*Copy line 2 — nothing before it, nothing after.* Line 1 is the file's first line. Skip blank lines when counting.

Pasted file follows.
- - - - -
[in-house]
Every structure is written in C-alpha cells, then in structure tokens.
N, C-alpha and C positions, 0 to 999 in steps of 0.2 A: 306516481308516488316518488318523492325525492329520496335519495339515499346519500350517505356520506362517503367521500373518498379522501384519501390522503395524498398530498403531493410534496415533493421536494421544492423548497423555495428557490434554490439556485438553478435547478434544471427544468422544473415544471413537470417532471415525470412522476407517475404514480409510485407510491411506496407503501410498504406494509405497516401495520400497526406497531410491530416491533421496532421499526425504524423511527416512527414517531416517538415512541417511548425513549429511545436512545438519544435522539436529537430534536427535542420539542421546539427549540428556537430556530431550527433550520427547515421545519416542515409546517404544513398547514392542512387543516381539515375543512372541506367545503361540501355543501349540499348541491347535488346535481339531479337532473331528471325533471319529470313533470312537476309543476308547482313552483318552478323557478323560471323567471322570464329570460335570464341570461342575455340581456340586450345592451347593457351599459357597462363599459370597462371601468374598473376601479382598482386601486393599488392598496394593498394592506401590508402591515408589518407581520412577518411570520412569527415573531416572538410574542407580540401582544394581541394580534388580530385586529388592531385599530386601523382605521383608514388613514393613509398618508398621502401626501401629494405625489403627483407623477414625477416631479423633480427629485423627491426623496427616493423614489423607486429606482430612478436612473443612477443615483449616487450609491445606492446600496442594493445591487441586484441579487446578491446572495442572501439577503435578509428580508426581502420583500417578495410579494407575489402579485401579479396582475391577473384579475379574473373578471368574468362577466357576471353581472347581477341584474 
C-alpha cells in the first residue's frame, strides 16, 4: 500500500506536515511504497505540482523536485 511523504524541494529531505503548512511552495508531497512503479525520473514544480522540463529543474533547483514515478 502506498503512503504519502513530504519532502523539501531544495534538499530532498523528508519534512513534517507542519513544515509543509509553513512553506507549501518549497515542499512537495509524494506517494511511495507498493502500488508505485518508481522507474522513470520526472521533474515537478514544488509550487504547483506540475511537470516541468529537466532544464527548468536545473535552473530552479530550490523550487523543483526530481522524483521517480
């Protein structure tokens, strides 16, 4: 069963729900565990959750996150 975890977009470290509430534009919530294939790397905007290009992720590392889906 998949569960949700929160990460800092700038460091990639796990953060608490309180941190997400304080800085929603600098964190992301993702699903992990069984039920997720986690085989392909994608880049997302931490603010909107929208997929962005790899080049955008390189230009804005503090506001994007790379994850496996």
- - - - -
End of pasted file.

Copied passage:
Every structure is written in C-alpha cells, then in structure tokens.